Adults 65 and Older Who Own Pets Score Higher on Memory Tests Than Non-Pet Owners

According to a recent study conducted by researchers at the University of Michigan, adults over the age of 65 who owned a pet for more than five years scored better on memory tests than non-pet owners. This adds to the plethora of evidence pointing to the mental and physical benefits of pet ownership already out there.

old woman with cat
Photo: Pixabay/StockSnap

The Power of the Dog

Dogs and cats are the most plentiful among household pets but pet ownership, in general, can have the same impact on our health. For this particular study, the group assessed data from a survey conducted between 2010 and 2016 of approximately 20,000 adults above the age of 50.

Published recently in the Journal of Aging and Health, the study suggested that individuals aged 65 and over who owned a pet for more than five years demonstrated higher cognitive scores than non-pet owners when tested.

“Sustained pet ownership was associated with higher immediate and delayed word recall scores,” the researchers wrote, adding that the results point to pets possibly mitigating cognitive disparities like dementia in older adults. Interestingly, the effects were only visible among pet owners aged 65 and older.

older man with dog
Photo: Pixabay/vJoenomias

The Love Hormone

While the researchers stated that the findings were only an association and that a direct causal link could not be established by this one study, further investigations to examine potential causal pathways by which pets helped mitigate memory decline would be needed. They also speculated that the “love hormone” oxytocin could be behind the positive effects seen in pet ownership by seniors.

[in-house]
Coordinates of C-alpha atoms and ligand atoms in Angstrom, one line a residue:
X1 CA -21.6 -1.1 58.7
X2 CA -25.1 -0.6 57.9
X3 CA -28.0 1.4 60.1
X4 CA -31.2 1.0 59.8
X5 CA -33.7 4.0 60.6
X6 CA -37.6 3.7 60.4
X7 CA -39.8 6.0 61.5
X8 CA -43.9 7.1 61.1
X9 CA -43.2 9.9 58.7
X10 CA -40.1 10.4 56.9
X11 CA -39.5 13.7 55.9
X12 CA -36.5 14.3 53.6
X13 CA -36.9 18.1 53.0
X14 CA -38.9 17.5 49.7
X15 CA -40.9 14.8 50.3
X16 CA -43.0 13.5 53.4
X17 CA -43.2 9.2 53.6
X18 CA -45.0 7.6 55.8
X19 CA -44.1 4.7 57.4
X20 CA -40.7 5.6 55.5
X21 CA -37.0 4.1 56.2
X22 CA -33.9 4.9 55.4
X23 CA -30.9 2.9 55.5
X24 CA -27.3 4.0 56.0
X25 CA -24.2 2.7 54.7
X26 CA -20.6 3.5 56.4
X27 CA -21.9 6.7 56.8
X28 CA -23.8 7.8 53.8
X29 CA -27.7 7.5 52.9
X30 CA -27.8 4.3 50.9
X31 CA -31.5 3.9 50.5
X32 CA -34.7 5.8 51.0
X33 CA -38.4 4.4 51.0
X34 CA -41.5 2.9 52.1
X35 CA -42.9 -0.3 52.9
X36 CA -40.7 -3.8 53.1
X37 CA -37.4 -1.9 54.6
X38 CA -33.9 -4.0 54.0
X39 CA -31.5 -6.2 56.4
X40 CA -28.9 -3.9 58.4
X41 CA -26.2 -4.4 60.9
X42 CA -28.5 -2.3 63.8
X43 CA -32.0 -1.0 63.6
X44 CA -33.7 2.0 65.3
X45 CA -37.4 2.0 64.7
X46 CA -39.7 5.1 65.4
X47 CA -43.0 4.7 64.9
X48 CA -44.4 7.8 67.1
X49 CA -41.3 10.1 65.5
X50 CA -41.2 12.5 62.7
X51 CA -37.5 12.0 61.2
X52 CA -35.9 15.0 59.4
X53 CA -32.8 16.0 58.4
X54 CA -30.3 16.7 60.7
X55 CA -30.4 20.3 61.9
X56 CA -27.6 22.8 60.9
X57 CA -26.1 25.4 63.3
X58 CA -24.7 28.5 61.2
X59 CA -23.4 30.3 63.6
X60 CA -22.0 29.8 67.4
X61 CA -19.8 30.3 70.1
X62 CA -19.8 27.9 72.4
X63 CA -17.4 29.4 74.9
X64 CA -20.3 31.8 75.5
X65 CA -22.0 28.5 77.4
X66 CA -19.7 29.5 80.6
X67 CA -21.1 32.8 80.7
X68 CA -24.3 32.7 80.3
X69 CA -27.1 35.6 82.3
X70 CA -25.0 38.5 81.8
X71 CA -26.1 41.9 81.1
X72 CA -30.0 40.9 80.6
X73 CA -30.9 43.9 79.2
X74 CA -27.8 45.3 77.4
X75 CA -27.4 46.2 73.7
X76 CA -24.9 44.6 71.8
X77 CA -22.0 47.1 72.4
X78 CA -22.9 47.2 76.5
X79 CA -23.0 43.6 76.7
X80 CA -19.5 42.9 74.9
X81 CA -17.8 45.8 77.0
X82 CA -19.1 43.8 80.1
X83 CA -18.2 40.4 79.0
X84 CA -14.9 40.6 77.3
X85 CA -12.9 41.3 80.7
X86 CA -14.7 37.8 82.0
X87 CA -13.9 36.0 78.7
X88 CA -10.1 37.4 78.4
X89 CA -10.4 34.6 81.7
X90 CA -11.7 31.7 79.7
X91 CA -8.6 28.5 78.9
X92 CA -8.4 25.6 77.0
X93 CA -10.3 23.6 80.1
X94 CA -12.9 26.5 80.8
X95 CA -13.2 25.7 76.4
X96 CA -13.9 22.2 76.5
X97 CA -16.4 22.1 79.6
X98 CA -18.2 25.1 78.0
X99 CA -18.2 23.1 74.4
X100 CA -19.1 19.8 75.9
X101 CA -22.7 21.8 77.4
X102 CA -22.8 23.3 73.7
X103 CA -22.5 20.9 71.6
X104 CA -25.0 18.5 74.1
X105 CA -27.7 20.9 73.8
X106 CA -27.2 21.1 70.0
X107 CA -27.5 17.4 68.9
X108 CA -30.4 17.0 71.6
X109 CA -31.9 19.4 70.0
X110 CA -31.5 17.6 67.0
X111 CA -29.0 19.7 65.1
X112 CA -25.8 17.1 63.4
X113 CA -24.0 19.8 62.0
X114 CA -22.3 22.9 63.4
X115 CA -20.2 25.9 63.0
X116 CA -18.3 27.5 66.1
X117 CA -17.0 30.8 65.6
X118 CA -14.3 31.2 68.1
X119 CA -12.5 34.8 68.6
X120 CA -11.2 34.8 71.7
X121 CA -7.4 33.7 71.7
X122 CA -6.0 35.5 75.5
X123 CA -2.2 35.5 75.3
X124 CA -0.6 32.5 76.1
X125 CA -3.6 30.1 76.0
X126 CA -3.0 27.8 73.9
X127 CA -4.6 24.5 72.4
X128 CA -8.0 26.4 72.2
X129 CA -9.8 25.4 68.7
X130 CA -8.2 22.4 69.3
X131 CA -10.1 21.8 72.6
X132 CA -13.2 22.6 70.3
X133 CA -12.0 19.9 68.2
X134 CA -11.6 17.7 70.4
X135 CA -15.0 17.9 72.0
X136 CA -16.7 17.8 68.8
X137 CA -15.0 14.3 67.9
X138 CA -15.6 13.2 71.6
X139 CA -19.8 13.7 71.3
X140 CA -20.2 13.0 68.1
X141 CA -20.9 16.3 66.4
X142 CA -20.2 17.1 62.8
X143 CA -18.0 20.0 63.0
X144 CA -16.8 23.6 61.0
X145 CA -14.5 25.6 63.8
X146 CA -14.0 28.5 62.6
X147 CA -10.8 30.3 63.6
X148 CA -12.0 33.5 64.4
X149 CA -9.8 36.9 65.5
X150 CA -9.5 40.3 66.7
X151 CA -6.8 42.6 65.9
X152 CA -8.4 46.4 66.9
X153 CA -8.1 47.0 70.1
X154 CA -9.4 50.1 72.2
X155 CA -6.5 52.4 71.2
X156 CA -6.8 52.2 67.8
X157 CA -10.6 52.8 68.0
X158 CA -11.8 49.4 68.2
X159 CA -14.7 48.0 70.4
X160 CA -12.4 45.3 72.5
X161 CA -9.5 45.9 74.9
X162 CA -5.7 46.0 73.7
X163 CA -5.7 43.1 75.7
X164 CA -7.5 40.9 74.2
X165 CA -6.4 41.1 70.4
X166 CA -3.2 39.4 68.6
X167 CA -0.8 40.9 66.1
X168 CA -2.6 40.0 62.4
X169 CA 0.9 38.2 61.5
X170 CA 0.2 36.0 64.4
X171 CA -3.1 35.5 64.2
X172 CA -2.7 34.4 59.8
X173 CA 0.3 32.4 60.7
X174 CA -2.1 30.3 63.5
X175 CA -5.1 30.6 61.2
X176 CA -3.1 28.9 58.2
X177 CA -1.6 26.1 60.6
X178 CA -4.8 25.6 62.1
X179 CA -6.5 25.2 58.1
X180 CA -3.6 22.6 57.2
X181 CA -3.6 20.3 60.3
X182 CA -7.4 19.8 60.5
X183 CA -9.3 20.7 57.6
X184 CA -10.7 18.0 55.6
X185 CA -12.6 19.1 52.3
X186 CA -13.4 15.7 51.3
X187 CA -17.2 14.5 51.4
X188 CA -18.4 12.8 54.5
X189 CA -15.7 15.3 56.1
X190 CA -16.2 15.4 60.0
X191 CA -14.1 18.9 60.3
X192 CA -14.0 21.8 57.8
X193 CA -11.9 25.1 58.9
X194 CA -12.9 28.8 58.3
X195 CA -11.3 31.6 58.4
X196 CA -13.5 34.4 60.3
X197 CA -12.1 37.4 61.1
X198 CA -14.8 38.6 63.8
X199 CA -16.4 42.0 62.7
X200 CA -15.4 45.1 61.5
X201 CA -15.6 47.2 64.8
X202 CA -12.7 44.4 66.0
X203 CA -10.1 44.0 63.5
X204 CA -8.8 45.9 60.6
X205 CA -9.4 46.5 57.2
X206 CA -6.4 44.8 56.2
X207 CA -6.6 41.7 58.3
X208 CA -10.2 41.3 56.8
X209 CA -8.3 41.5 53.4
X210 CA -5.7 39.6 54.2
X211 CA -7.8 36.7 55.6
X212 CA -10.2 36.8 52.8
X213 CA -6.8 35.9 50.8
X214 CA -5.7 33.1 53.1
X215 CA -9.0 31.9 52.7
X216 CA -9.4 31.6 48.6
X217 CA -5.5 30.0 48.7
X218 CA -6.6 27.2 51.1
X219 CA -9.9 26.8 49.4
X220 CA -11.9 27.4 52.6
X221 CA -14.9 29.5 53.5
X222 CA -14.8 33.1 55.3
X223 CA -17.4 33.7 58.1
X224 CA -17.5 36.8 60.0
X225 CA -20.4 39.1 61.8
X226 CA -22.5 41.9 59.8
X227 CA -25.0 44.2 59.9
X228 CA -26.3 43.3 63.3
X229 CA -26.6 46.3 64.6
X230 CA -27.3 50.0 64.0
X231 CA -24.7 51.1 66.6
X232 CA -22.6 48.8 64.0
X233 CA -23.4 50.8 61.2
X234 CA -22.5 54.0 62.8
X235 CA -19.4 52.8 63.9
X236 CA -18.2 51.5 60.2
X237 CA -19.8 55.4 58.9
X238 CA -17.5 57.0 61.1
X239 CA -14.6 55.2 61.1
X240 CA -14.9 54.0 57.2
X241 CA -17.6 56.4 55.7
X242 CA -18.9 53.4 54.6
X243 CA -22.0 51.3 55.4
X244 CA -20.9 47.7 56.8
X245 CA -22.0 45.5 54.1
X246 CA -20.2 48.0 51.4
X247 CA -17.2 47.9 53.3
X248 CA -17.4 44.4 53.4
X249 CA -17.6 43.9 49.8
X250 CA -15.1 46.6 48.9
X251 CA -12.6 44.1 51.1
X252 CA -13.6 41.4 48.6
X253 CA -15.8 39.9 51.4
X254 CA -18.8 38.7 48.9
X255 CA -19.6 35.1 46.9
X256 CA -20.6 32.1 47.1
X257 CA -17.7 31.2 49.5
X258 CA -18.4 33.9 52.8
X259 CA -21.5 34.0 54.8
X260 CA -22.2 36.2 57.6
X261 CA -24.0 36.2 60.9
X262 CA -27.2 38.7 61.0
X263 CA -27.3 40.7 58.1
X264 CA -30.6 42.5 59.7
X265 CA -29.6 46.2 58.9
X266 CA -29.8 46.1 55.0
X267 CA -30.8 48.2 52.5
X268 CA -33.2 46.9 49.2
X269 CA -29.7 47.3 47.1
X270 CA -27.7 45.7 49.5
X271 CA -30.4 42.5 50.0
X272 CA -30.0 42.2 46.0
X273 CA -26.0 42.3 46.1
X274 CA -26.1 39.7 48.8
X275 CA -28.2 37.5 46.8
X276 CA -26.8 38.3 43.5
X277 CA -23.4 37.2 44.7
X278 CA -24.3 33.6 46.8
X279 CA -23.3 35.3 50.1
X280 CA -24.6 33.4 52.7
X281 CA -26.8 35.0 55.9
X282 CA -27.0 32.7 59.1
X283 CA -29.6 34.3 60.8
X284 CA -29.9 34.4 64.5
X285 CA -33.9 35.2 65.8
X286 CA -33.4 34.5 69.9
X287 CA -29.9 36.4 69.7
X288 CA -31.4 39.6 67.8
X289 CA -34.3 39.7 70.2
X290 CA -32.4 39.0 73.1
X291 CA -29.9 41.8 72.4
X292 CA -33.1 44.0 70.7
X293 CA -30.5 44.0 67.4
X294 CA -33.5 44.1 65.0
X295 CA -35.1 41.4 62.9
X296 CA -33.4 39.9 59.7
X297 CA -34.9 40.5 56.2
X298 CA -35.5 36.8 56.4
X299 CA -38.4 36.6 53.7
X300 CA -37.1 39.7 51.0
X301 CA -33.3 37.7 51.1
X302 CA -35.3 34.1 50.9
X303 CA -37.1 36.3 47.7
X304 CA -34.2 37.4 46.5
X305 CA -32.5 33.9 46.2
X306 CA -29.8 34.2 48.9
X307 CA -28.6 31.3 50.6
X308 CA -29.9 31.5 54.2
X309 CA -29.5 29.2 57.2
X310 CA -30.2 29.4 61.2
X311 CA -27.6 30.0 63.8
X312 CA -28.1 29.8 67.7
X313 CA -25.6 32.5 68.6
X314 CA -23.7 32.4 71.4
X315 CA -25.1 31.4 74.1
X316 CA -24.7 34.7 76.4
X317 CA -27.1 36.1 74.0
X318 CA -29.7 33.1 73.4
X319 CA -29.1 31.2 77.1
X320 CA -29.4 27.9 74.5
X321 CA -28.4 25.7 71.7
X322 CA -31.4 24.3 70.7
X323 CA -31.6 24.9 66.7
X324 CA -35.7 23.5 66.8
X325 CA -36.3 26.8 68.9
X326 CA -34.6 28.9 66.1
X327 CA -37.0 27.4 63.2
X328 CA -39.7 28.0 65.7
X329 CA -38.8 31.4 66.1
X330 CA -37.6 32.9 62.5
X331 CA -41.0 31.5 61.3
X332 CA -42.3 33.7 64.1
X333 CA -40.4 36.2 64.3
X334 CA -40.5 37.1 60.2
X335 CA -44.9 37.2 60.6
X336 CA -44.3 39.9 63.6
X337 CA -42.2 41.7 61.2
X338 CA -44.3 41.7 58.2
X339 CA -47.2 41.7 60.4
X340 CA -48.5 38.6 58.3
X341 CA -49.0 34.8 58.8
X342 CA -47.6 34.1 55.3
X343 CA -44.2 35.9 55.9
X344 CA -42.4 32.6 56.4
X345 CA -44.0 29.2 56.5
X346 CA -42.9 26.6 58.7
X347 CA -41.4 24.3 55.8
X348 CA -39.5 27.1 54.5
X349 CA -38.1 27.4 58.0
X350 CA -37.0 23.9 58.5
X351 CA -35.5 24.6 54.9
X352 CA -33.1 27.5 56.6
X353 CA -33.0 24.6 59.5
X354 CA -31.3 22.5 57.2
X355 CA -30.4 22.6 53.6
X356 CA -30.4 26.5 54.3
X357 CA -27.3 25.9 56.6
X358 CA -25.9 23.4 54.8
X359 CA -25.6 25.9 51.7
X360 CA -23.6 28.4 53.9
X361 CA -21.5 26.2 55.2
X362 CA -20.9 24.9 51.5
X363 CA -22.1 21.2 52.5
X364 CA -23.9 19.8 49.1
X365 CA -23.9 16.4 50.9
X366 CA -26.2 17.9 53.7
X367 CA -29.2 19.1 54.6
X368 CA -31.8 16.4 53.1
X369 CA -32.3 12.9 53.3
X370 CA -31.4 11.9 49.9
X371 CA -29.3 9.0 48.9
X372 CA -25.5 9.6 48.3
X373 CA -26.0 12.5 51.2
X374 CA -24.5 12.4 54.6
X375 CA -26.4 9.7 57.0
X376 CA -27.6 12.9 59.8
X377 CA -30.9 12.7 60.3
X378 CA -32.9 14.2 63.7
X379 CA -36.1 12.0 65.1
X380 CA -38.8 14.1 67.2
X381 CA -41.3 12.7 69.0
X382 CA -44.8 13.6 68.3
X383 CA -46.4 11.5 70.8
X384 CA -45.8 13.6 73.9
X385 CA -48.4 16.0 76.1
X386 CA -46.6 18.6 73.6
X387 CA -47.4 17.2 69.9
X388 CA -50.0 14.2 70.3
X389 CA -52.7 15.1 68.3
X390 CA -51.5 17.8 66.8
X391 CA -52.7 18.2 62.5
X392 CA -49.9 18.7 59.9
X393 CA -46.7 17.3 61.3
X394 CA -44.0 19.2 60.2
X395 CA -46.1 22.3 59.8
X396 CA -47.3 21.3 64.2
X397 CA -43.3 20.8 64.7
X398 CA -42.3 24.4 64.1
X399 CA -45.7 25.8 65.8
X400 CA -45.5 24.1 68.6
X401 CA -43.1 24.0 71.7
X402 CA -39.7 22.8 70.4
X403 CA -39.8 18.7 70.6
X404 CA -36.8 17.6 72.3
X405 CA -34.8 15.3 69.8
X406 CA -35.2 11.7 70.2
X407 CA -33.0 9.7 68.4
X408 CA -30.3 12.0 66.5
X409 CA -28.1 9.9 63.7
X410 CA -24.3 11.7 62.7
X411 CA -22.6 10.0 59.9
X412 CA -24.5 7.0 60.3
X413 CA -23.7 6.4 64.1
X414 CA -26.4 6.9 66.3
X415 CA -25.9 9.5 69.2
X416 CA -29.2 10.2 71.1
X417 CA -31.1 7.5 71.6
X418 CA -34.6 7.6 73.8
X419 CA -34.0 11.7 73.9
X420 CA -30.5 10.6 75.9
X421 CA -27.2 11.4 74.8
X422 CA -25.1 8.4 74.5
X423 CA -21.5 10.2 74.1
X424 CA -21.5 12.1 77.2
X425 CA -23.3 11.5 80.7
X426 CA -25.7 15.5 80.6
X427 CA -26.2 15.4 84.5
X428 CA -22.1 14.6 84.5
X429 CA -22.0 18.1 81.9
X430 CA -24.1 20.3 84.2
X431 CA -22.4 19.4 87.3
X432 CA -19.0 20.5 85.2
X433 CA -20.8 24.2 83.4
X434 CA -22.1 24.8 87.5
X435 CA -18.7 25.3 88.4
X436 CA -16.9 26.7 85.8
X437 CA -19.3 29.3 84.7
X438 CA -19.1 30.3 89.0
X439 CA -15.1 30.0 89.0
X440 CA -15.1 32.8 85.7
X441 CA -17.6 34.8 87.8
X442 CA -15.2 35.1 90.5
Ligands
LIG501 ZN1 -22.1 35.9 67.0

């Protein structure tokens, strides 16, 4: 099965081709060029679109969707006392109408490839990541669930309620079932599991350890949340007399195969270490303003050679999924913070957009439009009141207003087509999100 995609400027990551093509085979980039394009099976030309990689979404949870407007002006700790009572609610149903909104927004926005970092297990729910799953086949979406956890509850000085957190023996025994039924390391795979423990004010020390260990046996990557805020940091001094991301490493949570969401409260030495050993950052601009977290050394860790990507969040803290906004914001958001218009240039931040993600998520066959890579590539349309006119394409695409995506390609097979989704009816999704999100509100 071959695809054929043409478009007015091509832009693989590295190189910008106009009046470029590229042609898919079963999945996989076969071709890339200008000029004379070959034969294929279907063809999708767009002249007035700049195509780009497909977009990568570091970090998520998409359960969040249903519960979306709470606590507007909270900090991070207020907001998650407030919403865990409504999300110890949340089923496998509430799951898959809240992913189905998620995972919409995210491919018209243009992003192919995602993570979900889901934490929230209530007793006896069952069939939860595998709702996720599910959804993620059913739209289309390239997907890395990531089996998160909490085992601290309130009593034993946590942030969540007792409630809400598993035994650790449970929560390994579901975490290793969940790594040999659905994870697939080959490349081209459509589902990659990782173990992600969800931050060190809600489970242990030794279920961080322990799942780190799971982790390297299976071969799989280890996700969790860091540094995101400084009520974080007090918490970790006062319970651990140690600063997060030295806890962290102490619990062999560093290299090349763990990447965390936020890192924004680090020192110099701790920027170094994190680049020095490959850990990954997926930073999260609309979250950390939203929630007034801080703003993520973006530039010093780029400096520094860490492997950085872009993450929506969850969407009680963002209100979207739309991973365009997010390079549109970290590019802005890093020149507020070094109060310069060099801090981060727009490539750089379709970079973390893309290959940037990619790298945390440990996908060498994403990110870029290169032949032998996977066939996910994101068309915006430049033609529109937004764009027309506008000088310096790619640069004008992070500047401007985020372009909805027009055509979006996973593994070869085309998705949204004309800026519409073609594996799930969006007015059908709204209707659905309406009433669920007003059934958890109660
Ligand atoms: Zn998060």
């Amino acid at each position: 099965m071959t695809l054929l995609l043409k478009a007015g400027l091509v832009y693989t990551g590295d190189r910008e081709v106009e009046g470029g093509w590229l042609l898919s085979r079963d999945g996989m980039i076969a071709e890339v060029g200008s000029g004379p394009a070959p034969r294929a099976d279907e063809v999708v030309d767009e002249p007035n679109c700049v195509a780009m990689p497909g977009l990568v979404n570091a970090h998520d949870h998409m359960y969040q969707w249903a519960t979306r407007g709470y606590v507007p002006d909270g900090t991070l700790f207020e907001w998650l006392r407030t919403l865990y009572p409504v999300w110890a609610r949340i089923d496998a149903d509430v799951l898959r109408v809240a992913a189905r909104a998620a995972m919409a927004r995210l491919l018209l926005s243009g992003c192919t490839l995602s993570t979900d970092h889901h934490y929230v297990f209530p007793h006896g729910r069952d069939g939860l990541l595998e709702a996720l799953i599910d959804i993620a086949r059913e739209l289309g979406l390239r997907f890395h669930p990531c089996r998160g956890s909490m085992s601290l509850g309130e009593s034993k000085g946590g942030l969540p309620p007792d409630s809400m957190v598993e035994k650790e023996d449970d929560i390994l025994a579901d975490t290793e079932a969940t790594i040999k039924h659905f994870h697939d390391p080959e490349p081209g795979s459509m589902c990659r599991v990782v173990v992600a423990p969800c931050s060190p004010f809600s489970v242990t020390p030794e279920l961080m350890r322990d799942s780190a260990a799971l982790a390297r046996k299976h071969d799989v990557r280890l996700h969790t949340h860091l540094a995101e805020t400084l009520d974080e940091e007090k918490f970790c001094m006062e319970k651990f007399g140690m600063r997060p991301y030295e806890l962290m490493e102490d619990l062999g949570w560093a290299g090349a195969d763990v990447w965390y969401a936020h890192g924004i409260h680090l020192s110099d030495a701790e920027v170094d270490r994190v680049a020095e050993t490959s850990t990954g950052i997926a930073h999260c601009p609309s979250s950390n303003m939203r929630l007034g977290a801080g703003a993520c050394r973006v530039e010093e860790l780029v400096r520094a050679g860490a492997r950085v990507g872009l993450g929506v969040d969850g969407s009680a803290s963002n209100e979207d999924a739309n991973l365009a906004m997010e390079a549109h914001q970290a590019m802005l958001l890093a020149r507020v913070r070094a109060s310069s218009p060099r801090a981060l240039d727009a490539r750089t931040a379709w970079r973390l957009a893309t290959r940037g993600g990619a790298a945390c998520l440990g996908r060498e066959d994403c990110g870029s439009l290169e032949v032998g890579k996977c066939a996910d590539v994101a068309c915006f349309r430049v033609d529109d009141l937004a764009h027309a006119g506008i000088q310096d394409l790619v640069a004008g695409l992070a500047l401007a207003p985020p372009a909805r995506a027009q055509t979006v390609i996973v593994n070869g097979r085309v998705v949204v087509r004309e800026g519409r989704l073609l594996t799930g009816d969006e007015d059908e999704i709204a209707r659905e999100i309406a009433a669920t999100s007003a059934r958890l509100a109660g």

Scientists also note that sustained or prolonged pet ownership points to indicators of greater physical activity and lower incidence of diabetes and hypertension than short-term pet ownership or those with no history of pets at all.

seniors walking dog on beach
Photo: Pixabay/trapezemike

Better Heath & Wellbeing

“Beyond the physiological responses discussed above, pets could provide social support and thus promote cognitive health via psychological wellbeing,” they stated.

Staying active, reducing the amount of television you watch, reading, doing brain puzzles, and regular exercise as well as diet are all thought to influence our physical and mental capabilities. Add to that caring for a pet, and you may just have found the equivalent of the fountain of youth during your time here on the planet.

People, Pets & Planet

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